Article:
The United States, all agencies and instrumentalities thereof, and all individuals, firms, corporations, other persons acting for the United States and with the authorization and consent of the United States, shall not be immune from suit in Federal or State court by any person, including any governmental or nongovernmental entity, for any violation of section 2.


This is about as cut and dry as it gets. The Congressman identified a problem; the ATF keeping a database/gun registry. The Congressman came up with a solution; the abolishment of the system housing our data.

The whole entire matter of using form 4473 to begin with needs to be called into question. I previously pointed something out that I discovered doing some research that’s worth repeating any chance we get.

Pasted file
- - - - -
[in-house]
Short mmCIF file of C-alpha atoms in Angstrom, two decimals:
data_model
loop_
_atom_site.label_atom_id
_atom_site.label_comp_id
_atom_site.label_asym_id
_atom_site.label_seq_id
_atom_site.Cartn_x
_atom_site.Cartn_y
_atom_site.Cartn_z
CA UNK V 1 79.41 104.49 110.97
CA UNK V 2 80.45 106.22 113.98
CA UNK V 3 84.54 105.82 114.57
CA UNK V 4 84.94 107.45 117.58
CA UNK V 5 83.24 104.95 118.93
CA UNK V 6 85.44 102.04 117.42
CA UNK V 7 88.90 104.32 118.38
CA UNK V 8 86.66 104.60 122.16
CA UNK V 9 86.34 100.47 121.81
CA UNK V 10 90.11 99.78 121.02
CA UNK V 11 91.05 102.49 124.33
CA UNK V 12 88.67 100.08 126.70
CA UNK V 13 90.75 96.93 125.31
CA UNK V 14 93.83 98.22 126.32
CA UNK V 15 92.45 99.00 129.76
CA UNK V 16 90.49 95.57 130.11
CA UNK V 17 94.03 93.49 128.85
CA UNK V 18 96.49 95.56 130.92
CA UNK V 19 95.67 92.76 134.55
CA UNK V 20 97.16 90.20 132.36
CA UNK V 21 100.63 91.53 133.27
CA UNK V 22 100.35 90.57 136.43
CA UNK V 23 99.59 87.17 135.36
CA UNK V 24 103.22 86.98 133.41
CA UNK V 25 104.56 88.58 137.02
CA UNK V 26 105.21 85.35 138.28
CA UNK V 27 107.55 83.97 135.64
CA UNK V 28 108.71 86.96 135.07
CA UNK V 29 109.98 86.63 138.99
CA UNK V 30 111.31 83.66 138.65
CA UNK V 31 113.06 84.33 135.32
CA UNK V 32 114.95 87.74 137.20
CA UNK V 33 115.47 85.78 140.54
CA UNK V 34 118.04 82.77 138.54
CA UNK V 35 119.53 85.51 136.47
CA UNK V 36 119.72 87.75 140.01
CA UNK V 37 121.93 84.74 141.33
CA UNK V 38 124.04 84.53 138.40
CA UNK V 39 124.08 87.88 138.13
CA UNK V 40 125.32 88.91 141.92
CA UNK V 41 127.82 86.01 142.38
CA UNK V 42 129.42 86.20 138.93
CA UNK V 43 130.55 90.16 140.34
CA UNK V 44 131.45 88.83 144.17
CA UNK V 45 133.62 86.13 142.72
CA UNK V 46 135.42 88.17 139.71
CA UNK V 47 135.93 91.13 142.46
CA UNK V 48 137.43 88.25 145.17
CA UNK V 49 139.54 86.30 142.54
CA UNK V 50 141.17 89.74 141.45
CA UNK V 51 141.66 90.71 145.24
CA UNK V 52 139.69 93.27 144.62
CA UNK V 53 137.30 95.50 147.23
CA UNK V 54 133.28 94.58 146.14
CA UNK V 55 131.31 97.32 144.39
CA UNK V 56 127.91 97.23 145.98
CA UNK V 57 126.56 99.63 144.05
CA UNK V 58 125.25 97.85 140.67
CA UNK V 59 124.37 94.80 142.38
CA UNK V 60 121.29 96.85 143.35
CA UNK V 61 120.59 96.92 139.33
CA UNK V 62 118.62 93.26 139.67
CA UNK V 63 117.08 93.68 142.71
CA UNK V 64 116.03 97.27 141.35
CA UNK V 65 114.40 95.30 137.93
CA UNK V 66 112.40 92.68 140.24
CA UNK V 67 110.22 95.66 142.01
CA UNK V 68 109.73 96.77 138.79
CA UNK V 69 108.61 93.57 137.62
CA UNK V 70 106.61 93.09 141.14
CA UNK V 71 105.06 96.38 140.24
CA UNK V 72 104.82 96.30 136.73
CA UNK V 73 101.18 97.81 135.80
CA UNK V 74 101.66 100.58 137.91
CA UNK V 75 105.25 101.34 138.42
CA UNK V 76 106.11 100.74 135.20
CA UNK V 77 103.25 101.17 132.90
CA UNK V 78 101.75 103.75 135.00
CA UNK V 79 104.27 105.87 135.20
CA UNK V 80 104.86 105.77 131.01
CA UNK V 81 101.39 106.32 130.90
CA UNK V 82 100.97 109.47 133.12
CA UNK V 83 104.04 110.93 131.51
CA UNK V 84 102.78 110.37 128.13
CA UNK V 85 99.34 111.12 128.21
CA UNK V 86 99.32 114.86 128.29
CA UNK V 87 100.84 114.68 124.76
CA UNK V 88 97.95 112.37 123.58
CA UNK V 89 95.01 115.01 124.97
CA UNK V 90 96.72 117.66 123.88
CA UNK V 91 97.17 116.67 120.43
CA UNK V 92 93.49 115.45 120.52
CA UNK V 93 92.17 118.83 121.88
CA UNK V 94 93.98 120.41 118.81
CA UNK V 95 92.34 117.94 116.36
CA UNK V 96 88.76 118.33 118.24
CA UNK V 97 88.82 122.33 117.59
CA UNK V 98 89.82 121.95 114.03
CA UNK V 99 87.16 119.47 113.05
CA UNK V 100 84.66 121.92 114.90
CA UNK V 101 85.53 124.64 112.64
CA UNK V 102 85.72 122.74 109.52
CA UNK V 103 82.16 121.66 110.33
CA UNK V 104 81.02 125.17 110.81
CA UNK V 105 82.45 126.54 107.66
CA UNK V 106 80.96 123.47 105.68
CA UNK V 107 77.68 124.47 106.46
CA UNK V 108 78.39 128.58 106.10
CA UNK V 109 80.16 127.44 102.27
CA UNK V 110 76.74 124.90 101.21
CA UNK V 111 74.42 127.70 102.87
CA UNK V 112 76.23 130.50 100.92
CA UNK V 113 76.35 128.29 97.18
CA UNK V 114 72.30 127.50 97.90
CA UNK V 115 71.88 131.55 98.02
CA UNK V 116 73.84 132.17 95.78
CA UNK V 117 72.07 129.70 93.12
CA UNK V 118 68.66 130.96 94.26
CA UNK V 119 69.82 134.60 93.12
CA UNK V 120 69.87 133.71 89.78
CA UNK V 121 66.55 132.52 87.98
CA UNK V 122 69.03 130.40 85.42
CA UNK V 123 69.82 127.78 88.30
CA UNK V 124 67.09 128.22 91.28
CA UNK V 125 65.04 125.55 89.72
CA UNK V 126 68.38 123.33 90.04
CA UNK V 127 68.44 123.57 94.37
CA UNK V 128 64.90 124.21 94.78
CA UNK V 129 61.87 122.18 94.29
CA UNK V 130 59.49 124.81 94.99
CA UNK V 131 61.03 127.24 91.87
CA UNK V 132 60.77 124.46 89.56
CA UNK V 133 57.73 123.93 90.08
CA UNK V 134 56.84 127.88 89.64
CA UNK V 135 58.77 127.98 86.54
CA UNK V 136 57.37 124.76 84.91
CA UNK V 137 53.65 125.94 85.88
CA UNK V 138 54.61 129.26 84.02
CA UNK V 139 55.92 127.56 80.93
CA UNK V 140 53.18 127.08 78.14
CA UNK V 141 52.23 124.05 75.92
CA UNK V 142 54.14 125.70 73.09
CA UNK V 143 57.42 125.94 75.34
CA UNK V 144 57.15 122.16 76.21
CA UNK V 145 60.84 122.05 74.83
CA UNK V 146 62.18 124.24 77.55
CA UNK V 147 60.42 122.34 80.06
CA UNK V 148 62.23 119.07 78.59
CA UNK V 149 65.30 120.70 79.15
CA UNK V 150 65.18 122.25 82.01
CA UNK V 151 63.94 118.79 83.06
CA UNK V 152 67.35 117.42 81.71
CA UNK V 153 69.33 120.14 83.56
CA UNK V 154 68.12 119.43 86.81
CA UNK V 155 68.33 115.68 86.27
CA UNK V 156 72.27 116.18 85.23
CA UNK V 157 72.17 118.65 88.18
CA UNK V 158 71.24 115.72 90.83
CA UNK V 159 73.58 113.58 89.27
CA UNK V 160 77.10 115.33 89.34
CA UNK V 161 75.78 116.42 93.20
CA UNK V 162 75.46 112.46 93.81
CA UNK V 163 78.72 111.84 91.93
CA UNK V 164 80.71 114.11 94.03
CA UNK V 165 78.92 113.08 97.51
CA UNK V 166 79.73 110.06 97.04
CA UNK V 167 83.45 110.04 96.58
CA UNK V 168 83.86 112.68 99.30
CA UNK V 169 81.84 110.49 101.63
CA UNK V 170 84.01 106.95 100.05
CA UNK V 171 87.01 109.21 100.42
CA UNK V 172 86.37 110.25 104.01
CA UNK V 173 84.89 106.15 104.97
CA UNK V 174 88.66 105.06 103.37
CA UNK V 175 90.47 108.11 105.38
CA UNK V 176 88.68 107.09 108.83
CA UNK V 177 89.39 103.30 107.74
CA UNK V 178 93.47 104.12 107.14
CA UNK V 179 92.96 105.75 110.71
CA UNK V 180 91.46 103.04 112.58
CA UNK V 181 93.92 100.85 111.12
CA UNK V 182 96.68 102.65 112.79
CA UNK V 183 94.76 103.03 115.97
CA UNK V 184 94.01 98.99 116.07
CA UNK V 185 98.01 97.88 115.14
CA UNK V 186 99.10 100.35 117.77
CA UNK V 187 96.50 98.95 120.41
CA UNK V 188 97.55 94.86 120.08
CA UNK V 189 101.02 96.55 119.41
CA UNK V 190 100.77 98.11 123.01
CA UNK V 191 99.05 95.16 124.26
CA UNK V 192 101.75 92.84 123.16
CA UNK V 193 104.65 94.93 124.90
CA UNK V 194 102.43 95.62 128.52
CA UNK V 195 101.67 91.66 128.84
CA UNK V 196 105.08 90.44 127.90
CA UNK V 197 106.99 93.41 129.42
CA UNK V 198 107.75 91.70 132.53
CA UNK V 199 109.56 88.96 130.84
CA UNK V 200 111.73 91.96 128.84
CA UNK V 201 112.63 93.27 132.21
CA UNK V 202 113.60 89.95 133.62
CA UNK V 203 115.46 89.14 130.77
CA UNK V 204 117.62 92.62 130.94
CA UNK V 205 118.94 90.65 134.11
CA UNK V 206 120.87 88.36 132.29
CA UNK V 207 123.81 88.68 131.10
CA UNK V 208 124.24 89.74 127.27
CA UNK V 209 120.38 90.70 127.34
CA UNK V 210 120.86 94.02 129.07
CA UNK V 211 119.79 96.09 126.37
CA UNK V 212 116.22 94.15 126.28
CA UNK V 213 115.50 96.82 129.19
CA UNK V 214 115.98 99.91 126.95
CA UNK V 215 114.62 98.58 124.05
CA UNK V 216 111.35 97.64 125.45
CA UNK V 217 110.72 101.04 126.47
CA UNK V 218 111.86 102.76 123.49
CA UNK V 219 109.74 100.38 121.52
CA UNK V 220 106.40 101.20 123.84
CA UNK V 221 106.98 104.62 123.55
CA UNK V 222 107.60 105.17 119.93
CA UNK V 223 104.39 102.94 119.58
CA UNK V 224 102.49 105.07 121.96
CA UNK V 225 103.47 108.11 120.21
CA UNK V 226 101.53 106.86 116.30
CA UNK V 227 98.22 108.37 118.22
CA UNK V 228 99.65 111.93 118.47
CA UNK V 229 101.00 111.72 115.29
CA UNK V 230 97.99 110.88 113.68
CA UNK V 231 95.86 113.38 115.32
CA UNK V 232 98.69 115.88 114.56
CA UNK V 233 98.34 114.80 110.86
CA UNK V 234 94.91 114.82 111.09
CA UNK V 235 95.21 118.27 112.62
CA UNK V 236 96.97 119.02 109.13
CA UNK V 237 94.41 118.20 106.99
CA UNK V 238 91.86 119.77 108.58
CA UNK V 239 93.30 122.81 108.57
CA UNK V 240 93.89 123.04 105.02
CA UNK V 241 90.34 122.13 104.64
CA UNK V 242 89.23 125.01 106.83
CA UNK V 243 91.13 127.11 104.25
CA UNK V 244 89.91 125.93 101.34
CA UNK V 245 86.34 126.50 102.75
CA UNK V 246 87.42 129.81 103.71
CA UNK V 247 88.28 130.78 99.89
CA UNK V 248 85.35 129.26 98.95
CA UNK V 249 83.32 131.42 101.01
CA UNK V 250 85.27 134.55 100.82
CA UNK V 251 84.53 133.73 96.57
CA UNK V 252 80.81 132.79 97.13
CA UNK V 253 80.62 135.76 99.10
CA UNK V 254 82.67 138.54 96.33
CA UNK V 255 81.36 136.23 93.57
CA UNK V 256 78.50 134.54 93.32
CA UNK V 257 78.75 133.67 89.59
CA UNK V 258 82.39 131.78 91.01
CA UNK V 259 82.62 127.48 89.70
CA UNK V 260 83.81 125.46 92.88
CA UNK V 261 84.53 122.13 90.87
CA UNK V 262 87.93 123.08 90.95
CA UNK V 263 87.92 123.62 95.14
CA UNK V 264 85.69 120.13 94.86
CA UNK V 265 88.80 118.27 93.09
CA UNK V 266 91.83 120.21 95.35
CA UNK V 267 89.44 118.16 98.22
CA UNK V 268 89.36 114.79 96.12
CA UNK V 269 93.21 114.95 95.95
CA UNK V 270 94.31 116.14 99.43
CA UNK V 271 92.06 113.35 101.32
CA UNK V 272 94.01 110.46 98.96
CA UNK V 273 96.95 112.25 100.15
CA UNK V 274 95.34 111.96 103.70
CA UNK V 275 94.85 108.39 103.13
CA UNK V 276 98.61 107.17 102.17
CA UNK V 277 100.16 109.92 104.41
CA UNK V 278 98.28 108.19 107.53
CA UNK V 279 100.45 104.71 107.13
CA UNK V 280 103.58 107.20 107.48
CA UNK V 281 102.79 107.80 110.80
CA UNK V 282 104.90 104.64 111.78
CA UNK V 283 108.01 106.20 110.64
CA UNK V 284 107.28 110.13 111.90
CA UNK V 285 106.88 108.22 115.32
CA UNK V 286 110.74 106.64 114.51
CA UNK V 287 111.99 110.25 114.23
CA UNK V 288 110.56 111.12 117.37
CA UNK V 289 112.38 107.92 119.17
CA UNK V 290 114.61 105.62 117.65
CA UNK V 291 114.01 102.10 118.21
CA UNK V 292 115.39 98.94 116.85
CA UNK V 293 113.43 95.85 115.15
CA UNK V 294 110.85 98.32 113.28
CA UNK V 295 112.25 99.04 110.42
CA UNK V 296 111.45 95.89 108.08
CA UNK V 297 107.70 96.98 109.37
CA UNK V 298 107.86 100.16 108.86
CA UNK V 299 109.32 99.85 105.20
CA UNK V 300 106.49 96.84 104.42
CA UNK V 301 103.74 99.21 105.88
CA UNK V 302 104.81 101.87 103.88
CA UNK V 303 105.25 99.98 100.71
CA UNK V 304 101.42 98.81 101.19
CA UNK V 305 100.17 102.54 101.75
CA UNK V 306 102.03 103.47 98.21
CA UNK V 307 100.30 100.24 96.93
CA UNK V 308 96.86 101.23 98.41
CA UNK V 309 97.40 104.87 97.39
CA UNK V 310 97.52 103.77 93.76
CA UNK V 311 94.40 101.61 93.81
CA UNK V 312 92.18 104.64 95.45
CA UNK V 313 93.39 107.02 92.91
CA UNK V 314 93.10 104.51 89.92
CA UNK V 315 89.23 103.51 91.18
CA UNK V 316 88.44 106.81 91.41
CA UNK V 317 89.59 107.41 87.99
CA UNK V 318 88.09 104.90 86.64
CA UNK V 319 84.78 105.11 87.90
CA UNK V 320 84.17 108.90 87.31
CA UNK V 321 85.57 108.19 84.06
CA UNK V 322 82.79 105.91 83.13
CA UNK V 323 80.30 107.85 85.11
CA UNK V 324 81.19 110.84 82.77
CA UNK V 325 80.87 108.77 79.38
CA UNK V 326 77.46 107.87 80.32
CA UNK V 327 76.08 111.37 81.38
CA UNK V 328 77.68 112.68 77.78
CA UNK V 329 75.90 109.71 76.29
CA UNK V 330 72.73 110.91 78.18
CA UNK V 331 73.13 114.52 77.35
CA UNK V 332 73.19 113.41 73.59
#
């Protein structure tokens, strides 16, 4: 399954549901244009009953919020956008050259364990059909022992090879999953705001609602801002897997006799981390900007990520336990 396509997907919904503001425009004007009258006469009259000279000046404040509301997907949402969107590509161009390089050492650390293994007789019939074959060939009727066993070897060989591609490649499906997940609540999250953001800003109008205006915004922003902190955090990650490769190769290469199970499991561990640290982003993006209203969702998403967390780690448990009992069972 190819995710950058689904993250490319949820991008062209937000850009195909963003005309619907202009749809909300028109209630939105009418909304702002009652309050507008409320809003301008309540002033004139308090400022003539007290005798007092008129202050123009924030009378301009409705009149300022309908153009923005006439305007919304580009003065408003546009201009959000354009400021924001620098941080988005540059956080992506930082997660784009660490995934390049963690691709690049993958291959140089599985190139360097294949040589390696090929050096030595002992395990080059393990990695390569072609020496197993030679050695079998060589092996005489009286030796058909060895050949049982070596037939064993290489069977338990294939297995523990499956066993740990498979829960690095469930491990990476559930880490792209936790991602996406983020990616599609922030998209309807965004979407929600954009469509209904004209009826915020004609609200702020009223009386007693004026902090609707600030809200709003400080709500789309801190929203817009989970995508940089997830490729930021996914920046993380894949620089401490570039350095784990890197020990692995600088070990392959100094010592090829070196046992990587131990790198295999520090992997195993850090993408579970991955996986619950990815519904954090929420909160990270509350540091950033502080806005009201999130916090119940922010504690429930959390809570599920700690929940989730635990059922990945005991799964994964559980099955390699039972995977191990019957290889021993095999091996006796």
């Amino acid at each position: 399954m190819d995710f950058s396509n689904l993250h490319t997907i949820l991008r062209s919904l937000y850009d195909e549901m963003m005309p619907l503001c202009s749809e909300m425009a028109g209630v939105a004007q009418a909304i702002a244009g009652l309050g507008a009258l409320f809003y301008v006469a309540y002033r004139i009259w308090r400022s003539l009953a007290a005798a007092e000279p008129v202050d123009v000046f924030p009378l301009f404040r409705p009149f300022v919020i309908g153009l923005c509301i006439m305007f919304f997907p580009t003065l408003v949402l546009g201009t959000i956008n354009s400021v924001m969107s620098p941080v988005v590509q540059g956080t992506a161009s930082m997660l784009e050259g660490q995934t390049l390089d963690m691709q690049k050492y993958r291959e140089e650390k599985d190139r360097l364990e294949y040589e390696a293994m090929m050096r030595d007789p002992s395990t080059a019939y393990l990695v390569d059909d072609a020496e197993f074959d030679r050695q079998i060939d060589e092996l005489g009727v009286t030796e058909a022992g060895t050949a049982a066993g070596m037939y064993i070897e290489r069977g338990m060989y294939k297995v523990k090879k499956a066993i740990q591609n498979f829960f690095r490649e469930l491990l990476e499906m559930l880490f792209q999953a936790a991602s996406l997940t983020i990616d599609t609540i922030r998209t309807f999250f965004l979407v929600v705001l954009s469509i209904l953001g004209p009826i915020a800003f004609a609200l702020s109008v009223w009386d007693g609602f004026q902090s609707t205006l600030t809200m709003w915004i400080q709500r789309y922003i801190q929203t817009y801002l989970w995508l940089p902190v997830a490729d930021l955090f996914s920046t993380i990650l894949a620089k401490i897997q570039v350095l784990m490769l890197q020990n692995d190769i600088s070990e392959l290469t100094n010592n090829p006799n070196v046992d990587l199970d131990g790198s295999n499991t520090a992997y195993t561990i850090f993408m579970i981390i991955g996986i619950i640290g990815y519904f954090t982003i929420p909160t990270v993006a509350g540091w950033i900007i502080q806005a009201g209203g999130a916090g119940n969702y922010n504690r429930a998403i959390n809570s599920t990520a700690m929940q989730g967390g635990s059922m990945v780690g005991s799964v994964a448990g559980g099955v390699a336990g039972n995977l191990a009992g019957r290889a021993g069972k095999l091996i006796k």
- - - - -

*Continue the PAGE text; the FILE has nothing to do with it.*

Before we sign off on my inaugural celebration of the 50 years since the creation of the Bureau of Alcohol, Tobacco, Firearms and Explosives, I’d like to bring up an amicus brief I read from a case in Virginia; Smith v. Virgina. The brief from 2011 points out a very inconvenient thing that’s worth exploring further by all our legal eagles, especially in light of the ATF’s new alleged naughty habit of electronically scanning and storing form 4473’s.


Since the NICS system had not yet been created, § 922(s) provided that, for only five years after enactment while the NICS system was developed, all firearms dealers were required to obtain certain information — an exhaustive list provided in § 922(s)(3) — from handgun purchasers only. That information would be given to the chief law enforcement officer in the jurisdiction for verification. The Brady Act was enacted on November 30, 1993, and § 922(s) expired on November 30, 1998, the same day the FBI launched the NICS system.

The ATF has greatly exceeded the scope of its authority by continuing to use Form 4473 after the sunset of § 922(s), which elapsed more than a decade ago. Since Congress enacted a specific sunset  provision in § 922(s), Congress clearly intended that gun buyers would not still be asked the § 922(s)(3) questions after 1998.